September 23, 2010
(Editor’s note: This is the first in a series of posts on the legal implications of social media use by businesses. Check back weekly for tips on how companies can protect themselves and periodic roundups of other relevant articles.)
If your company uses social media for marketing, brand awareness, or customer service, you need to stay on top of the legal implications. The most common social media risks for businesses fall into these broad categories:
- Employee-generated content on behalf of the company
- User-generated content on company social media venues (Facebook, Twitter, etc.)
- Third-party use of company social media content
- Employee relations issues (e.g. employee screening practices, media use during working hours, wage/hour issues, whistle-blowing)
- Electronic discovery and company responsibilities around record retention
Let’s begin with the first scenario – situations where employees are engaging in social media on behalf of the company. For these employees, the major risks to the company center around four key areas of law.
Employee posts with content that infringes on the copyright or trademark rights of a third party can leave the company open to liability for the infringement. Companies also need to guard against the disclosure of proprietary information via social media outlets, including trade secrets, product release plans, marketing strategies, and financial information. For publicly traded companies, the latter may also involve SEC rule violations, depending on the nature of the disclosure.
Labor & Employment Law
Wage and hour issues may arise when employees engaging in social media for the company are doing so outside of regular work hours or outside of the office. Generally, such practices will be fine if the employee is salaried, or “exempt” under the Fair Labor Standards Act, but overtime payment may become an issue if the employee is being paid on an hourly basis.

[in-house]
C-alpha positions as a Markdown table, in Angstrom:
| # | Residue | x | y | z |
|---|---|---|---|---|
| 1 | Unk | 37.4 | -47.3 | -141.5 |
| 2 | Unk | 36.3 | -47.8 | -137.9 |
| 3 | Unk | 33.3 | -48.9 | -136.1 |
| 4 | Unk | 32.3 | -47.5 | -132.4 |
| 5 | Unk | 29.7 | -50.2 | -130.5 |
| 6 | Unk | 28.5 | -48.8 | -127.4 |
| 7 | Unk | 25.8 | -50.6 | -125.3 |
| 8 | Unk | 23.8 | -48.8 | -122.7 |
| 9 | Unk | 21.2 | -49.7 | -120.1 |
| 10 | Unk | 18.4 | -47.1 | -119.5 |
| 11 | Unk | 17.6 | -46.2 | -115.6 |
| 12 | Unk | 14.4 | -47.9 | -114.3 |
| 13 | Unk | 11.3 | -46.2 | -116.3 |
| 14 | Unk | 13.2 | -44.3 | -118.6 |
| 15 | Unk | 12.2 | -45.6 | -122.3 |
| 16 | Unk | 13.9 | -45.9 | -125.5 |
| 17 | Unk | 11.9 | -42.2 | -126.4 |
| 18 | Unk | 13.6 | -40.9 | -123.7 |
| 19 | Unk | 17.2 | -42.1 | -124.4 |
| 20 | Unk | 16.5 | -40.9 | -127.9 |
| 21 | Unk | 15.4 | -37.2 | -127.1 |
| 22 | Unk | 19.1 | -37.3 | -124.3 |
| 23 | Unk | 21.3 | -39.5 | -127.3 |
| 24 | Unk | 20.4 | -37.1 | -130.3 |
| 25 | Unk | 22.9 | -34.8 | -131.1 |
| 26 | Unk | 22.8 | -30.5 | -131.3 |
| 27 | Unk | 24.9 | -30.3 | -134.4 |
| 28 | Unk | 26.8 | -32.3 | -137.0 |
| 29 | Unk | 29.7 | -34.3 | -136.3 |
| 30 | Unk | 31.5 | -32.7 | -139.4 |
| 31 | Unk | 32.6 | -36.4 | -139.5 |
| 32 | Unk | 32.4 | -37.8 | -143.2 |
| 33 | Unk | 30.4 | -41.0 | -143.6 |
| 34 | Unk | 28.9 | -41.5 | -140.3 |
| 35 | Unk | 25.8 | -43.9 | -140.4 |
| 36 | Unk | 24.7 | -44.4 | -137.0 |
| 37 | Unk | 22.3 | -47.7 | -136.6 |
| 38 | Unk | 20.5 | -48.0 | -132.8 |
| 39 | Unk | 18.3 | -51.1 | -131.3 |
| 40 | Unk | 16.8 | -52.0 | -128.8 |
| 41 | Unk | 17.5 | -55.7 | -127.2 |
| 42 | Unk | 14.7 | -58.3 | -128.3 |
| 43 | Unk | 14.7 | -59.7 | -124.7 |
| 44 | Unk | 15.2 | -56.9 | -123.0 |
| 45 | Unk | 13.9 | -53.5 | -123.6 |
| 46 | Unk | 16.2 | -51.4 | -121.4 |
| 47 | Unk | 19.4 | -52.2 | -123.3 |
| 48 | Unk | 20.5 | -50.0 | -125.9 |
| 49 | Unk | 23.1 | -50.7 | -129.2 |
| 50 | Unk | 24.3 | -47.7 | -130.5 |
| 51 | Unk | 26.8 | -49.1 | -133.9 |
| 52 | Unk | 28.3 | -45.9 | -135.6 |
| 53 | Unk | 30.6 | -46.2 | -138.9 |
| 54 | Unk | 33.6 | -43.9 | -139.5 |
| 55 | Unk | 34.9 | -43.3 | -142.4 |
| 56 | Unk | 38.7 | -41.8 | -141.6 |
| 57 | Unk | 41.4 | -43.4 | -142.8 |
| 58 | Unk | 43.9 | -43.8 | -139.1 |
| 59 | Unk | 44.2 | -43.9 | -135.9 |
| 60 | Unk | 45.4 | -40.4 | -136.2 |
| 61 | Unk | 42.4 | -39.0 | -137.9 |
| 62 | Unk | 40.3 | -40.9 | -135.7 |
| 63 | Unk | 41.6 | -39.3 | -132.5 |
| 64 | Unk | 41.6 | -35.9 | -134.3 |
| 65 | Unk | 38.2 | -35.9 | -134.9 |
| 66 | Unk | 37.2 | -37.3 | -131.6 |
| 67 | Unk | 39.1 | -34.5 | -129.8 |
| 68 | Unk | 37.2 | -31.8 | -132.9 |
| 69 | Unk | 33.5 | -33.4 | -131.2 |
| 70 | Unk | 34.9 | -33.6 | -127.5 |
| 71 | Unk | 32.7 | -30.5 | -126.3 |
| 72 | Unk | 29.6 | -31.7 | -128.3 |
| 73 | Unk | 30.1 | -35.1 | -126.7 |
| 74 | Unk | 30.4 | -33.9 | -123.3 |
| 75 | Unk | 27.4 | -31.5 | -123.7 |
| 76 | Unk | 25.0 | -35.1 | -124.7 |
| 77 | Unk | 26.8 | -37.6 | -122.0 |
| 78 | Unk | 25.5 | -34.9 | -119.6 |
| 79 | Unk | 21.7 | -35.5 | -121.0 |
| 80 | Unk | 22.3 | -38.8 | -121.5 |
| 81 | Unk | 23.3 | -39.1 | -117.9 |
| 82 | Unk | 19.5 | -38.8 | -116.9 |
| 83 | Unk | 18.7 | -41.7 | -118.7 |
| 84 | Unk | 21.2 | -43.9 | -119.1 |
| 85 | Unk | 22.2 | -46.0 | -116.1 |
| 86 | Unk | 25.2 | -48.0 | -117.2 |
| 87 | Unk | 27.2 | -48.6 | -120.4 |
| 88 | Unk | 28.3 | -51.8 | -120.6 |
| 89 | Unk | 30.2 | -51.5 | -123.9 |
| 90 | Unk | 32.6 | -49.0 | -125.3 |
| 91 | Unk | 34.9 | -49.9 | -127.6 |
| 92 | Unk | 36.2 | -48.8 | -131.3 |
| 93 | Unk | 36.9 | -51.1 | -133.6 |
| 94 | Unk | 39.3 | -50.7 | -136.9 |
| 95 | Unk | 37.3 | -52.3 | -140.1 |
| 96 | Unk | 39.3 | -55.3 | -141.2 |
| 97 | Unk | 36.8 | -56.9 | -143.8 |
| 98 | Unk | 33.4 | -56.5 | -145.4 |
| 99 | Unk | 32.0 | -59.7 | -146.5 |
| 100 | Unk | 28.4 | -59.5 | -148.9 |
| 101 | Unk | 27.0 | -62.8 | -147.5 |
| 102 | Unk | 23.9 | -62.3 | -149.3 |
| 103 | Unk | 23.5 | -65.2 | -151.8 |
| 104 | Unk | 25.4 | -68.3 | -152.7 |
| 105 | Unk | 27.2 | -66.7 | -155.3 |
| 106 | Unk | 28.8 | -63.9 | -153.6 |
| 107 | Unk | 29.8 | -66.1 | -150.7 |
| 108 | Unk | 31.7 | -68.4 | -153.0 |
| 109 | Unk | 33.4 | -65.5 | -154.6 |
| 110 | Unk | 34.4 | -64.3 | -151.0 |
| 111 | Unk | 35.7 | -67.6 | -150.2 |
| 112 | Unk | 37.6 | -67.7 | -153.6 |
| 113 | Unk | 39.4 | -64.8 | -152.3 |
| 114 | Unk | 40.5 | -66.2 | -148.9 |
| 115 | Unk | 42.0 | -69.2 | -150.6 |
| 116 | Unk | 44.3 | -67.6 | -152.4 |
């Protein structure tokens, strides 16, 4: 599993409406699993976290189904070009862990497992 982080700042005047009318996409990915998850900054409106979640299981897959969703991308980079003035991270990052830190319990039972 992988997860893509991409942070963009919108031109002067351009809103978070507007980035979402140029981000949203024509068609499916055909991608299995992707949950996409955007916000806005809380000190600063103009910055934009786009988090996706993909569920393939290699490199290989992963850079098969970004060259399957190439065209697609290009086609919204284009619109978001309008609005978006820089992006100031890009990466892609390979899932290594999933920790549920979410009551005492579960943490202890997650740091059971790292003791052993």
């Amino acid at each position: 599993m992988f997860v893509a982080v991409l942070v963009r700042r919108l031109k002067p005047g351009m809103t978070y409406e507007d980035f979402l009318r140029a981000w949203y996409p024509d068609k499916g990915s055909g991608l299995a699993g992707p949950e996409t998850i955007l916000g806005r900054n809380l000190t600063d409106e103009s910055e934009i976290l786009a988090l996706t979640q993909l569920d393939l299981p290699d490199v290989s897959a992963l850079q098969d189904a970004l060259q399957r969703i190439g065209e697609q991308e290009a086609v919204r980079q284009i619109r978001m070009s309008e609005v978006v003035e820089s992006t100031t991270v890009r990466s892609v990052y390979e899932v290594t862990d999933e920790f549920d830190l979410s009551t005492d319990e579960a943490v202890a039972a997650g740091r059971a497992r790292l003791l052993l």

Here’s where the FTC comes in with guidelines for online advertising that cover personal data collection, targeting, endorsements, and direct communications with consumers.
- The CAN-SPAM act may be implicated as well, if courts begin to apply it to electronic communications beyond email.
- Endorsements and testimonials in advertising are governed by FTC guidelines, and the rules apply to social media endorsements as well – which means that companies that incentivize endorsements should be prepared to disclose the arrangements.
Employee posts that comment on a competitor’s business practices or products, especially in a negative light, can create risk of liability for defamation or trade libel on the theory of vicarious liability.
Next week, I’ll outline the legal issues around user-generated content and third-party use.
Are there any additional issues that have arisen in your practice or business around employee-generated social media content? Please feel free to comment below or on our Facebook page, and we’ll try to address your comments personally.